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Online Government Services Need a ‘Human Copilot’

Despite progress toward digital services, people are still getting left on the outside looking in. For those having trouble navigating online government, connecting with staff for assistance might be the answer.

Form, function and symbolism came together at the beginning of the year when Microsoft announced the addition of an “AI copilot” button on its PC keyboard — the first such change since 1994. That single copilot key is the first tactile representation of the corporation’s $13 billion investment in OpenAI and signals the coming integration of generative AI into its full product range. It came with a first-mover-advantage vibe at a high-stakes moment — and made a new form of help only a keystroke away.

The move mirrors the arrival of the commodity Internet to government a quarter century ago. At the time, the “e-” prefix was being applied to any number of common activities to signal their (promised) transformation from atoms to bits: e-commerce, e-banking, e-learning and so on. Forward-thinking elected officials and a good number of public agencies, along with some system integrators, software companies and scrappy startups, quickly adopted the e-government shorthand before many first movers matured and adopted the more broadly scoped and longer-lasting moniker of “digital government.”

The promise of e-government was to use technology in government operations to deliver services more efficiently, interact with citizens more effectively, and make governance processes more transparent and accountable. But that vision does not include two factors that drove the pursuit of e-government then and are making GenAI so alluring now: increasing capacity and reducing the cost of a unit of service.

The root proposition was and is exchanging technology for labor. Demand for government services exceeds the manual and mechanical
means of delivering them; automation offers the opportunity to increase capacity without increasing headcount.

Or so we thought.

There are second thoughts these days. Consider the people I met and talked with for hours at a recent Digital Government Summit.* They work in state and local government — most in IT or service delivery — and were joined by representatives of the tech industry.

In sessions focused on AI, citizen experience and plotting a course forward, a couple of related themes dominated the conversation. On an arbitrary show-of-hands 5-point scale administered by the moderator (me), no one in a well-attended session rated the experiences residents were having at over 3; most were only 2.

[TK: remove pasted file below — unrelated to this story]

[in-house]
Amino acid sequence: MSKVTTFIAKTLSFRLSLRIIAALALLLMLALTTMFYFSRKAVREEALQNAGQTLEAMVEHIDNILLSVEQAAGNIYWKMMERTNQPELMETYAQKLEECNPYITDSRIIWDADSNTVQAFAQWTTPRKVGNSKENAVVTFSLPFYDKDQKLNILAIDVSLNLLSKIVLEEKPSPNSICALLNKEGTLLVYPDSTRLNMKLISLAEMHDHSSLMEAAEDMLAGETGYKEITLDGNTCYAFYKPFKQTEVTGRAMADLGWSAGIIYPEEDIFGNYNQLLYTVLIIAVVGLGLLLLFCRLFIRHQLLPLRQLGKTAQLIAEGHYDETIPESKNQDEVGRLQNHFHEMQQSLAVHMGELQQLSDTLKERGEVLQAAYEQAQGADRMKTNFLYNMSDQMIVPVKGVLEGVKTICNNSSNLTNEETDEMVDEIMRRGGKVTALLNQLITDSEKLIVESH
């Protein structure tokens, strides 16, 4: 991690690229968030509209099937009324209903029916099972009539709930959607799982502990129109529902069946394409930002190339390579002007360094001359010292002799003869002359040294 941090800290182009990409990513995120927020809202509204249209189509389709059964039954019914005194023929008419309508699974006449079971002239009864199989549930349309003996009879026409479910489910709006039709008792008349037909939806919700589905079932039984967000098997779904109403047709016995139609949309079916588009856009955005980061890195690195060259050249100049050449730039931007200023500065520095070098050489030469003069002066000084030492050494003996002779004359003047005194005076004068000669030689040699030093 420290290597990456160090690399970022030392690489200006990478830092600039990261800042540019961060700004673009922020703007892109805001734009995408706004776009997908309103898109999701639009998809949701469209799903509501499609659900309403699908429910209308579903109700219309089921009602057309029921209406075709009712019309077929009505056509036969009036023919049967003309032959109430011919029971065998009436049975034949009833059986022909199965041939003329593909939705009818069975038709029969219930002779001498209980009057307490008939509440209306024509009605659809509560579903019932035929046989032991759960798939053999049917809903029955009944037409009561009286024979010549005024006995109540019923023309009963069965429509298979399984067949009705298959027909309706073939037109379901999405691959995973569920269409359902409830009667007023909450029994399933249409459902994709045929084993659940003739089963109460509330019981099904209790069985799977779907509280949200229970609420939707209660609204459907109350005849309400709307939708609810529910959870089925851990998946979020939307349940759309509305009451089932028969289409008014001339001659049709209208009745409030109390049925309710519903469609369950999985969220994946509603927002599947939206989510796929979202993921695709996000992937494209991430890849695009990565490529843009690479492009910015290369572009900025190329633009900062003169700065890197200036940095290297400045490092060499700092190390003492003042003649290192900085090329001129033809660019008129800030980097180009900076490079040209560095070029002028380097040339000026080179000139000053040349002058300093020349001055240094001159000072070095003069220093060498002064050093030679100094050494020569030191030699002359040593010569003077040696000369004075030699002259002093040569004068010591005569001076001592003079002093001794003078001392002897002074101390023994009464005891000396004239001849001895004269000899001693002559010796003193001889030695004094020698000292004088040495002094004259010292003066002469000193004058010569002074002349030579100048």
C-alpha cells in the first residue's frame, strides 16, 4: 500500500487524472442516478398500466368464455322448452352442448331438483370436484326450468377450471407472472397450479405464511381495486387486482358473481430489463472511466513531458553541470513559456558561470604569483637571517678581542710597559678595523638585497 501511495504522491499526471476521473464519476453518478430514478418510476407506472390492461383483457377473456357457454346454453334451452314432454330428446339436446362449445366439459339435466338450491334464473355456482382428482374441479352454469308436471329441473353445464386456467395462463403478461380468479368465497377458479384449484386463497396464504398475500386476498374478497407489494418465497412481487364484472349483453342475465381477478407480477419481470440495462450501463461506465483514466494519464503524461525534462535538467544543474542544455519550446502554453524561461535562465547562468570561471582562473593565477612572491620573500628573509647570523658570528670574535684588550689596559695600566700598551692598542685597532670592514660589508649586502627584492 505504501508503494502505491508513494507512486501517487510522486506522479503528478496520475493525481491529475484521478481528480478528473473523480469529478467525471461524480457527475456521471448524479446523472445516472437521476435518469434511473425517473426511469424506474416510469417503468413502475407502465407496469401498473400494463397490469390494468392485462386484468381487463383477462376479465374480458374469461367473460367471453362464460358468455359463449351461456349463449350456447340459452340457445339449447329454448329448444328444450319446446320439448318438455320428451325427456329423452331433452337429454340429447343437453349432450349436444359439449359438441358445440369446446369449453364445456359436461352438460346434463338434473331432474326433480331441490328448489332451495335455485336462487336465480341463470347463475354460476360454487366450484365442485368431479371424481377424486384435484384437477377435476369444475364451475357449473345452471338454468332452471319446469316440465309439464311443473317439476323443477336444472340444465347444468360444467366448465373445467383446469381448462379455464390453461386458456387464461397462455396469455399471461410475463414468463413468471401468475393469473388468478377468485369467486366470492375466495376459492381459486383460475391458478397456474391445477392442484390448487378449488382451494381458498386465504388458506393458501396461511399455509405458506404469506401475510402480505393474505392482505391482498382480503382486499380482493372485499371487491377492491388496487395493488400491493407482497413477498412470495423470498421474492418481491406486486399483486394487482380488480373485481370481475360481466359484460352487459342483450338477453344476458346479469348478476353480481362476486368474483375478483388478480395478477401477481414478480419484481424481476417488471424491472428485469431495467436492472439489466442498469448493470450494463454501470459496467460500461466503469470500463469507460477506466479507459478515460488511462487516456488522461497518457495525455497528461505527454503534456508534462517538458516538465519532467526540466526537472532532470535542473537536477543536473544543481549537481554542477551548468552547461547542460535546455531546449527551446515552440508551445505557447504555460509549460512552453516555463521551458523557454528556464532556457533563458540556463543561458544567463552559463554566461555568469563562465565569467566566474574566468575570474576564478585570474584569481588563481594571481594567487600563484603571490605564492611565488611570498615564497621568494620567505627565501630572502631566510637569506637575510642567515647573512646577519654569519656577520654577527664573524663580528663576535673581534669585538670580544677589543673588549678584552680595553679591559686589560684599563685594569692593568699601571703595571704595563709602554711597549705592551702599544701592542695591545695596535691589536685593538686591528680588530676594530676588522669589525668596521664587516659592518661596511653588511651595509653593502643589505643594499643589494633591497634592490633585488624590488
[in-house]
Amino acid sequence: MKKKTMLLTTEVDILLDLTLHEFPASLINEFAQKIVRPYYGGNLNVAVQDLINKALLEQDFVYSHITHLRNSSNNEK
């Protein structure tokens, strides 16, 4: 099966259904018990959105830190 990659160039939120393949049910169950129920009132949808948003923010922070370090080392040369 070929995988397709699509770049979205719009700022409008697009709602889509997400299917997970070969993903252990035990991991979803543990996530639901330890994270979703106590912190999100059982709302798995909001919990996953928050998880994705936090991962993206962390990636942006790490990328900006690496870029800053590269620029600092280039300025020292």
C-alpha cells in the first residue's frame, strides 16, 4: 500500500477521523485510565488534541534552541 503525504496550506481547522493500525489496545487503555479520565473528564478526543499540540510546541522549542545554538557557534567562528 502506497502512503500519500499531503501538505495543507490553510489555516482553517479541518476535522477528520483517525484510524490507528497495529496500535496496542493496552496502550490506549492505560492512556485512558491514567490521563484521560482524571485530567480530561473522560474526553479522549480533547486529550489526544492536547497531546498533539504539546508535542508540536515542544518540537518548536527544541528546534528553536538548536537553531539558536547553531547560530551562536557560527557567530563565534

Attendees spoke about their personal experiences and those of their friends and family in dealing with government online or through apps. Many had tried to apply for services or complete transactions with mixed results. Even simple interactions were described as time-consuming and further complicated by unclear instructions and counterintuitive user interfaces.

Several attendees brought stories of disappointing results with digital services for people with disabilities and other marginalized communities.

Some suggested that as web and mobile have become the primary intersection between government and the people it serves, digital services would — and should — be the measure of government’s commitment to inclusion and diversity.

The original bargain of exchanging technology for labor may have missed the mark by 2024 standards, or maybe it was destined to get us only so far.

Perhaps it is time to consider a “Human Copilot” button that would connect people having problems in navigating online experiences with carbon-based copilots who can help. Of course, few public agencies are anxious to expand the footprint and headcounts of their call centers. That’s why they got into e-government in the first place.

Public libraries are doing the work of digital wayfinding in many communities on an informal basis. They don’t call them resource librarians for nothing. There are other community-based possibilities as well, something like an expanded 211 presence. They were created to provide a centralized resource for individuals seeking information and referrals to essential community services, including providing help in paying bills, finding food and locating other resources. These community responses could play a vital role in completing the digital government ecosystem.

That is not to say that AI copilots cannot help in all of this. They can and undoubtedly will come alongside people to help fill in the gaps. But a modern intelligent user interface assistant by itself — a Clippy on AI steroids, if you will — won’t get the job done by itself.

*Digital Government Summits are hosted by Government Technology.

This story originally appeared in the March 2024 issue of Government Technology magazine. Click here to view the full digital edition online.
Paul W. Taylor is the Senior Editor of e.Republic Editorial and of its flagship titles - Government Technology and Governing.